Colloquium Archives for Academic Year 2019


Department Back to School & Tea

When: Fri, September 6, 2019 - 3:15pm
Where:


Faculty Meeting

When: Wed, September 11, 2019 - 3:30pm
Where:


Commutative harmonic analysis on noncommutative Lie groups(part of Conference in honor of John Benedetto)

When: Fri, September 20, 2019 - 4:30pm
Where: Kirwan Hall 3206
Speaker: Fulvio Ricci (Scuola Normale Superiore, Pisa) -

In harmonic analysis on noncommutative groups one often encounters subalgebras of $L^1$, characterized by appropriate invariance properties of its elements, which are commutative. For such an algebra $A$, the Gelfand theory, called "spherical" in this context, can present various degrees of similarity with Fourier analysis on abelian groups, depending on the nature of the involved groups.

In the context of Lie groups with polynomial volume growth, investigation on numerous examples has shown that the spherical transform maps Schwartz functions in $A$ bijectively to Schwartz functions on the Gelfand spectrum, appropriately embedded into some $\mathbb{R}^n$ space.

The open question is how general this property is. In this talk we give a short account of the state of the art on this problem.

What's new with Mathematica and Wolfram|Alpha

When: Wed, September 25, 2019 - 3:15pm
Where: Kirwan Hall 3206
Speaker: Andrew Dorsett (Wolfram Research, Inc) -
Abstract: This will be a lecture/demonstration on the latest developments
in Mathematica and Wolfram|Alpha, and how they can be of use to
mathematicians.

2nd Annual Google Tech Talk

When: Wed, September 25, 2019 - 5:30pm
Where:
Speaker: Britt Hedenberg
University Programs Specialist
careers.google.com/students

STAT Sem. Quantile Regression for Spectral Analysis of Time Series

When: Wed, October 2, 2019 - 3:15pm
Where: Kirwan Hall 3206
Speaker: Ta-Hsin Li (IBM T. J. Watson Research Center) - http://www.research.ibm.com/people/t/thl

Abstract:
Quantile regression is a powerful tool that extends the capability of the traditional least-squares
apparatus by focusing on the behavior of the data at different quantiles instead of the mean. This talk gives an overview of some recent advances in quantile regression for spectral analysis of time-series data. In particular, it discusses a new type of periodogram, called the quantile periodogram, which is constructed from quantile regression with harmonic (trigonometric) regressors; it explains the theoretical underpinning of the quantile periodogram in relation with the spectrum of level-crossing processes, it demonstrates, with both simulated and real data, the capability of the quantile periodogram in offering a richer view than the one provided by the ordinary periodogram; and finally, it discusses possible extentions of the methodology.

"Noether, Falconer, Mirzakhani, Kovalesky, and Me”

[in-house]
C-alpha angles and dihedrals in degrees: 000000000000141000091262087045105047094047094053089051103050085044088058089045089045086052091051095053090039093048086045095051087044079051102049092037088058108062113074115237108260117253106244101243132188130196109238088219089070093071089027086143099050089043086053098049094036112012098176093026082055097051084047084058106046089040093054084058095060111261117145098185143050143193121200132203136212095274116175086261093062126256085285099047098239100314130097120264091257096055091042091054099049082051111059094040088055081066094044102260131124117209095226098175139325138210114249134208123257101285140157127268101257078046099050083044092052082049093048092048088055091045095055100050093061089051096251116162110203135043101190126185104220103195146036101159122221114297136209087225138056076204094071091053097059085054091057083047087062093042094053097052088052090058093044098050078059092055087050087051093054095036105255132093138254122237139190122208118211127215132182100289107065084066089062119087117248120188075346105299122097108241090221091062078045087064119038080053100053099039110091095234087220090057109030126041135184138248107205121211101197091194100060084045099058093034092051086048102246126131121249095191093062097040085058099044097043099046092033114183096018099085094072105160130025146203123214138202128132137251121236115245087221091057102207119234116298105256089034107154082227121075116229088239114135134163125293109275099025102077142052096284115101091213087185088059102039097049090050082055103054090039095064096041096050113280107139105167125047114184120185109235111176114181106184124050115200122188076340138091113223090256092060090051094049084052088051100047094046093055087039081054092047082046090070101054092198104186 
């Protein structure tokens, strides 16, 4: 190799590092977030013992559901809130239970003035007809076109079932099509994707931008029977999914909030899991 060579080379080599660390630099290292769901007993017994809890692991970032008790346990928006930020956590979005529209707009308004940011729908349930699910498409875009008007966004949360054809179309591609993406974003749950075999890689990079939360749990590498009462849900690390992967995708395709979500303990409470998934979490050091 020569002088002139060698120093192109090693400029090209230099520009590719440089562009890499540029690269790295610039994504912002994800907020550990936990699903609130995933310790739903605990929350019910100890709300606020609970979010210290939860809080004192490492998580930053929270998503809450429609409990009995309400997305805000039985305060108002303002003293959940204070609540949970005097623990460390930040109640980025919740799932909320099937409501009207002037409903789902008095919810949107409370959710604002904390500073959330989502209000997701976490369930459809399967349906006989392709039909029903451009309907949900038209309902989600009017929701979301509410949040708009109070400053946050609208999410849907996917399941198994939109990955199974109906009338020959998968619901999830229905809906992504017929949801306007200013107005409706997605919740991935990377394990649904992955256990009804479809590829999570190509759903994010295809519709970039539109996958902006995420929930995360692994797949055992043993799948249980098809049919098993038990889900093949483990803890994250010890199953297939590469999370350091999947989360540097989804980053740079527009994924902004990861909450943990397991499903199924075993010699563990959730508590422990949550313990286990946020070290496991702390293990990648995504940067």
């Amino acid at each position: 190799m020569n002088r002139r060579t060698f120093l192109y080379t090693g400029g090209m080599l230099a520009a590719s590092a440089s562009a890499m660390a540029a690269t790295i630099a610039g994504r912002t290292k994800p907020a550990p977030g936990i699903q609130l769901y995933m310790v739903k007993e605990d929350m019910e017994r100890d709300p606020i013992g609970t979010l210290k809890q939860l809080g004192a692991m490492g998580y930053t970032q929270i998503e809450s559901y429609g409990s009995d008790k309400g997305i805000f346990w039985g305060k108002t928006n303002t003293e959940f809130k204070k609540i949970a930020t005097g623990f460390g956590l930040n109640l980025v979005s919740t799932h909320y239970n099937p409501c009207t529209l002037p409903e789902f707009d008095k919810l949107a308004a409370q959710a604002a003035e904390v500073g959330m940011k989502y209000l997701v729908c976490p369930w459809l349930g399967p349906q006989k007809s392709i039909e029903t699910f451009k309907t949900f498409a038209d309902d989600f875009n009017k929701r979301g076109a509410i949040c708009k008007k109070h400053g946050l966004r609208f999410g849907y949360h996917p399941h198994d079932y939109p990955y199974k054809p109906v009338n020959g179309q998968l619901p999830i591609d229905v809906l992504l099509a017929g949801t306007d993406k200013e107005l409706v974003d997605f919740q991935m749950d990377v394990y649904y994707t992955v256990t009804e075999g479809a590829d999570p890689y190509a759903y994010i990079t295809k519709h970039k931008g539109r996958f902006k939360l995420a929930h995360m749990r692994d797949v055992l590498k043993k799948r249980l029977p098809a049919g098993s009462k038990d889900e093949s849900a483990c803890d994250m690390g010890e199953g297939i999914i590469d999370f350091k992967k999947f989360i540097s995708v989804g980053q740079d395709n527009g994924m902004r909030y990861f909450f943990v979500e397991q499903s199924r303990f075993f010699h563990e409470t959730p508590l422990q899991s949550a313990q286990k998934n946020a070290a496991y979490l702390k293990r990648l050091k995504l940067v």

When: Thu, October 10, 2019 - 3:30pm
Where: Kirwan Hall 3206
Speaker: Shelby Wilson (Department of Biology, UMD) - http://biology.umd.edu/shelby-wilson.html
Abstract: My mathematical journey has been shaped and molded by some incredible women in the mathematical sciences. This begins with my grandmother, mathematician and educator, Etta Falconer, and continues with a network of women who I have grown to admire greatly. In this talk, I will highlight my journey to becoming a “Mathematical Biologist” and the women (and men) who helped me get here. I will discuss how my childhood love of mathematics came together with my interest in medicine to create a career path that I am passionate about.

Validity of Steady Prandtl Expansion

When: Wed, October 16, 2019 - 3:15pm
Where: Kirwan Hall 3206
Speaker: Yan Guo (Brown University) - http://www.cfm.brown.edu/people/guoy/home.html
Abstract: Abstract: In a joint work with Sameer Iyer, the validity of steady Prandtl layer expansion is established in a channel. Our result covers the celebrated Blasius boundary layer profile, which is based on uniform quotient estimates for the derivative Navier-Stokes equations, as well as a positivity estimate at the flow entrance.

Celestial surfaces

When: Wed, October 30, 2019 - 3:15pm
Where: Kirwan Hall 3206

Speaker: Janos Kollar (Princeton University) - https://web.math.princeton.edu/~kollar/

Abstract. We outline the recent completion of a program, started by Kummer
and Darboux, to describe all surfaces that contain at least 2 circles
through every point.

Fluid-boundary interactions: transport, stratification and confinement effects

When: Fri, November 8, 2019 - 3:15pm
Where: Kirwan Hall 3206

Speaker: Roberto Camassa (University of North Caroline at Chapel Hill) - https://amath.unc.edu/?people=roberto-camassa

Abstract: Arguably some the most interesting phenomena in fluid dynamics, both from a mathematical and a physical perspective, come from the interplay between a fluid and the boundary of its domain. This talk will present recent analytical, numerical and experimental results that illustrate boundary effects in various setups. For an ideal Euler fluid under gravity, smooth contact of material surfaces with horizontal boundaries may persist until loss of regularity occurs. For fluids with a diluted passive or an active scalar, diffusion in the presence of impermeable boundaries further adds to the complexity of the dynamics. In the passive case, such as that of a neutrally buoyant chemical solute transported by the flow in a duct or pipe, the interplay with the cross sectional geometry of the pipe can shape the solute distribution downstream from a release location. In the active case, e.g., when a diluted scalar alters the local density of a fluid under gravity, boundary orientation with respect to gravity can lead to hydrostatic imbalances, which can give rise to self-induced flows with remarkable consequences.